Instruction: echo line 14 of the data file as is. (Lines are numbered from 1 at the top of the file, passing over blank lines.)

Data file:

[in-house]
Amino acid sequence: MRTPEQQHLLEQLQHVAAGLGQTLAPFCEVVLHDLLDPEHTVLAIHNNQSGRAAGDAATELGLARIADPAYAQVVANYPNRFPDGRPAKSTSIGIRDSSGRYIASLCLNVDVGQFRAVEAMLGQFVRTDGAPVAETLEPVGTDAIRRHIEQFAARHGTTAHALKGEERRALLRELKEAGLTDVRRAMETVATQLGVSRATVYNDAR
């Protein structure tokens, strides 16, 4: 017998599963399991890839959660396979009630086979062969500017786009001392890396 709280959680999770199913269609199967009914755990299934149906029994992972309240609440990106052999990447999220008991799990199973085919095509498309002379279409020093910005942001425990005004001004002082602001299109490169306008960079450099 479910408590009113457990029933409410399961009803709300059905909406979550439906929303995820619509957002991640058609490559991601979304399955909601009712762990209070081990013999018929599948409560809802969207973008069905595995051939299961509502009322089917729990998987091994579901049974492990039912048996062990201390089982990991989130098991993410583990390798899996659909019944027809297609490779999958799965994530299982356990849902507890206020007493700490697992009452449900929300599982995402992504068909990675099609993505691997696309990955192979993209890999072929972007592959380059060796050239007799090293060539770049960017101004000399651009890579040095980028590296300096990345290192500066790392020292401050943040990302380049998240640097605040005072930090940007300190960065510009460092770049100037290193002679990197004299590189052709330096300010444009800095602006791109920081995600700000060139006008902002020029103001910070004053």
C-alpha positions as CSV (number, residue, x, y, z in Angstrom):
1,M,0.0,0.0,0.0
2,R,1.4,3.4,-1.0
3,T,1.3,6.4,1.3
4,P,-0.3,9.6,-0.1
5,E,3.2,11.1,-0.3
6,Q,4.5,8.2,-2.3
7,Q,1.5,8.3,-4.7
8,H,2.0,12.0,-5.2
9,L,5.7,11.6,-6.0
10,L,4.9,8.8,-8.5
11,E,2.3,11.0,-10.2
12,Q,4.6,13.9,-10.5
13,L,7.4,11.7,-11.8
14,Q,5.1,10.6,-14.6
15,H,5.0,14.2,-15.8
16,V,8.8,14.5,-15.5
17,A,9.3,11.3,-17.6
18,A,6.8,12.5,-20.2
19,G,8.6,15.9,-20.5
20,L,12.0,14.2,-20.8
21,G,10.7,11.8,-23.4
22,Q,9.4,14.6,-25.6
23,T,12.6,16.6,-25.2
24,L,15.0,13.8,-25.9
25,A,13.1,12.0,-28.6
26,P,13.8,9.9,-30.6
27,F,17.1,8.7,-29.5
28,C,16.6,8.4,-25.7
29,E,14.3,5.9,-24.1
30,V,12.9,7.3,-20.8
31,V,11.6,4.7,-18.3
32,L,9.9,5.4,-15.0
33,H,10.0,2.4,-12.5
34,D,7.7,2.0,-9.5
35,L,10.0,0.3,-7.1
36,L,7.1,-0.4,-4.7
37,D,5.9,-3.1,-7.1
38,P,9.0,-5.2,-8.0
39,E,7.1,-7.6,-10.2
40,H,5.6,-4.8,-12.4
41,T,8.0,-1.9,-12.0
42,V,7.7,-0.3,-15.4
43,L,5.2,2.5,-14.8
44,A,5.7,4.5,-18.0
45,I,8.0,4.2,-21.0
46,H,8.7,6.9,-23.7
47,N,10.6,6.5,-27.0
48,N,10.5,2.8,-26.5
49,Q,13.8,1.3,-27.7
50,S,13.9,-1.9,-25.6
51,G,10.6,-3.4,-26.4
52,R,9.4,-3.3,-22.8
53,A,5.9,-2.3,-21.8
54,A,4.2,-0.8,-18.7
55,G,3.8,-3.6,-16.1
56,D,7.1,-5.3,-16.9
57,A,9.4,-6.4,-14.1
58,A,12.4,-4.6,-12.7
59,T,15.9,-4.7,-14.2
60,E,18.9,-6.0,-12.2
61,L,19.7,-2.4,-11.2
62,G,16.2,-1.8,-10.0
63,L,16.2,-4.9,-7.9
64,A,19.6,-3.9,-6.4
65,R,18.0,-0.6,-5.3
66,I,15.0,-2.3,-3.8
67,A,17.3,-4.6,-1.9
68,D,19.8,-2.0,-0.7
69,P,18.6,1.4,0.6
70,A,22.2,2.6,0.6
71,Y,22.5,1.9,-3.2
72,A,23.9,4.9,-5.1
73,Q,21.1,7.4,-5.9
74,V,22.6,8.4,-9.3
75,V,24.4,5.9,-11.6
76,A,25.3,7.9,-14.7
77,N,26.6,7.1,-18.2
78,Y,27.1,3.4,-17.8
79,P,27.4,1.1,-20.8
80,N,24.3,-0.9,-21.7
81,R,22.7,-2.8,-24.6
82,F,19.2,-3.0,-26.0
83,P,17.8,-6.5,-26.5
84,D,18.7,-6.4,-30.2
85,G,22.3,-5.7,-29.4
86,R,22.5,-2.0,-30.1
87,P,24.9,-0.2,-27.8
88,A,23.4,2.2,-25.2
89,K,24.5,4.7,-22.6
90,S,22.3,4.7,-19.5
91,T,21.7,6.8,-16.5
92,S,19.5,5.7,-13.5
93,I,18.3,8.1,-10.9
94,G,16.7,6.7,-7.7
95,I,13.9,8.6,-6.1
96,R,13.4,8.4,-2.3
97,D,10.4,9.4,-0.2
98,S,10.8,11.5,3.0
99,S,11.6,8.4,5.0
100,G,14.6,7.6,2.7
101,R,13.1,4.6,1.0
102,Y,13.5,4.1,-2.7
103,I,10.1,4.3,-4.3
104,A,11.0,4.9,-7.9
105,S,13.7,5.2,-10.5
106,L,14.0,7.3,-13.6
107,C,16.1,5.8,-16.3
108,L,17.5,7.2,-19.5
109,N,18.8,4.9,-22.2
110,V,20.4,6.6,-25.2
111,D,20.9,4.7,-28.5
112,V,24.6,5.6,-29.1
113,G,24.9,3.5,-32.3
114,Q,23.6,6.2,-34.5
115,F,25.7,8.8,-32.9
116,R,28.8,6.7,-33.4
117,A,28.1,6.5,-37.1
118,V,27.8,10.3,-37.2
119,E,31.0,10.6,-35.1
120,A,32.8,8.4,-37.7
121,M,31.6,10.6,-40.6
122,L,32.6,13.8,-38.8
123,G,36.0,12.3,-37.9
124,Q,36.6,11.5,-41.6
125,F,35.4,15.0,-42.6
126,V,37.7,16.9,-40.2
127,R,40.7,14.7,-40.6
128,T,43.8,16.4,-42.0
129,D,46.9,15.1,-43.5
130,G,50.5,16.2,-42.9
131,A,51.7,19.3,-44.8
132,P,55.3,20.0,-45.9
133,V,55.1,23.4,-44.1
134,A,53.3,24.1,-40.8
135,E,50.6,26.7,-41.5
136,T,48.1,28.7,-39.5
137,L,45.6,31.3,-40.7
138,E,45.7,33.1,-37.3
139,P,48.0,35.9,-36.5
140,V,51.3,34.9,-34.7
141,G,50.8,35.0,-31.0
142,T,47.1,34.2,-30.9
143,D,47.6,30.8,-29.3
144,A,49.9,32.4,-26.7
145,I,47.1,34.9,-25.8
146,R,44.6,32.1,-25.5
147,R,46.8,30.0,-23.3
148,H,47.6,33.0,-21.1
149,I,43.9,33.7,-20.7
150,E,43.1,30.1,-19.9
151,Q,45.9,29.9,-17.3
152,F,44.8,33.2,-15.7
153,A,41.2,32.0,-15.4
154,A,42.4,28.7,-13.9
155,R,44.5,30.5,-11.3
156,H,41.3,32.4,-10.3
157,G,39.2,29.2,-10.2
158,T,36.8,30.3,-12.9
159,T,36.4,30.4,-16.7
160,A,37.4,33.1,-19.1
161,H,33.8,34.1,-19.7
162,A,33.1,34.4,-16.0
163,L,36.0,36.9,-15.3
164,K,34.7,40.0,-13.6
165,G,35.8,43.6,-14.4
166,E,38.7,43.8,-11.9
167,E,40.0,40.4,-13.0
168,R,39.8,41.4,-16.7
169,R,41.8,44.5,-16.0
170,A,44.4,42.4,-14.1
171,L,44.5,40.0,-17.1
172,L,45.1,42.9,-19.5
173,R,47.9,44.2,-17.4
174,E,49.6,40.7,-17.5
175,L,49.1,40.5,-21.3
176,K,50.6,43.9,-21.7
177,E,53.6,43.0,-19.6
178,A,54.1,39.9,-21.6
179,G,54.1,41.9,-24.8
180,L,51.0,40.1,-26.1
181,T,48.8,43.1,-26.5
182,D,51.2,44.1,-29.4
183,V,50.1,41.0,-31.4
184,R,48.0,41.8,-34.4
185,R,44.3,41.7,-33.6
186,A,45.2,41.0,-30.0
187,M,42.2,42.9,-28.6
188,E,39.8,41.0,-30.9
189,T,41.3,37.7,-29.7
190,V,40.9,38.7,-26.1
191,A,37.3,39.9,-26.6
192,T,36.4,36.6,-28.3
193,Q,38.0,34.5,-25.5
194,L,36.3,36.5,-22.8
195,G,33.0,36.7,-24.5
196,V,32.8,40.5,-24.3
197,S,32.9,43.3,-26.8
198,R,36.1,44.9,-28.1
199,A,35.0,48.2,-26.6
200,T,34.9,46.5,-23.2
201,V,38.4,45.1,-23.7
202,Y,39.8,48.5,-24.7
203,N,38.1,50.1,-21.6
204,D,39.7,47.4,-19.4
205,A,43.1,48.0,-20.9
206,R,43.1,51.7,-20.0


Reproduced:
10,L,4.9,8.8,-8.5